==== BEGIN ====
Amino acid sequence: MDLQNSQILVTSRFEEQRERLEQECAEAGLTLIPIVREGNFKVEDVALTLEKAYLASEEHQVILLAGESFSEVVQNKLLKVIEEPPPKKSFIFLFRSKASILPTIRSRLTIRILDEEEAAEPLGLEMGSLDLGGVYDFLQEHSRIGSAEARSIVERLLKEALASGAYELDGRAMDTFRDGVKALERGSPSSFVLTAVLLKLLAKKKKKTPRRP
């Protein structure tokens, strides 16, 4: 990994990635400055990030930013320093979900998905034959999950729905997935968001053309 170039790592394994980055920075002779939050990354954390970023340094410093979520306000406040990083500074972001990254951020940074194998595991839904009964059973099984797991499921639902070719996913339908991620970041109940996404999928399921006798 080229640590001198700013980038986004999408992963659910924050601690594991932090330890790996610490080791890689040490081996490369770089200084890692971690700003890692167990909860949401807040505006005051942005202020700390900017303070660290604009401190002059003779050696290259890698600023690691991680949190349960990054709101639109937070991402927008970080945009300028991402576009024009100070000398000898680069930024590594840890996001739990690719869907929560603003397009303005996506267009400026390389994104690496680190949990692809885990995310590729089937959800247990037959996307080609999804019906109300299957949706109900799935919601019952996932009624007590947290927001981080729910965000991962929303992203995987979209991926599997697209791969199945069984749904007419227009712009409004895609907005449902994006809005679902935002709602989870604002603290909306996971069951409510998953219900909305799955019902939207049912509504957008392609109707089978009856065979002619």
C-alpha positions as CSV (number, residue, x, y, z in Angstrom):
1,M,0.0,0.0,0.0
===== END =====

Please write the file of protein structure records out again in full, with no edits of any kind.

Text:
Amino acid sequence: MDLQNSQILVTSRFEEQRERLEQECAEAGLTLIPIVREGNFKVEDVALTLEKAYLASEEHQVILLAGESFSEVVQNKLLKVIEEPPPKKSFIFLFRSKASILPTIRSRLTIRILDEEEAAEPLGLEMGSLDLGGVYDFLQEHSRIGSAEARSIVERLLKEALASGAYELDGRAMDTFRDGVKALERGSPSSFVLTAVLLKLLAKKKKKTPRRP
């Protein structure tokens, strides 16, 4: 990994990635400055990030930013320093979900998905034959999950729905997935968001053309 170039790592394994980055920075002779939050990354954390970023340094410093979520306000406040990083500074972001990254951020940074194998595991839904009964059973099984797991499921639902070719996913339908991620970041109940996404999928399921006798 080229640590001198700013980038986004999408992963659910924050601690594991932090330890790996610490080791890689040490081996490369770089200084890692971690700003890692167990909860949401807040505006005051942005202020700390900017303070660290604009401190002059003779050696290259890698600023690691991680949190349960990054709101639109937070991402927008970080945009300028991402576009024009100070000398000898680069930024590594840890996001739990690719869907929560603003397009303005996506267009400026390389994104690496680190949990692809885990995310590729089937959800247990037959996307080609999804019906109300299957949706109900799935919601019952996932009624007590947290927001981080729910965000991962929303992203995987979209991926599997697209791969199945069984749904007419227009712009409004895609907005449902994006809005679902935002709602989870604002603290909306996971069951409510998953219900909305799955019902939207049912509504957008392609109707089978009856065979002619």
C-alpha positions as CSV (number, residue, x, y, z in Angstrom):
1,M,0.0,0.0,0.0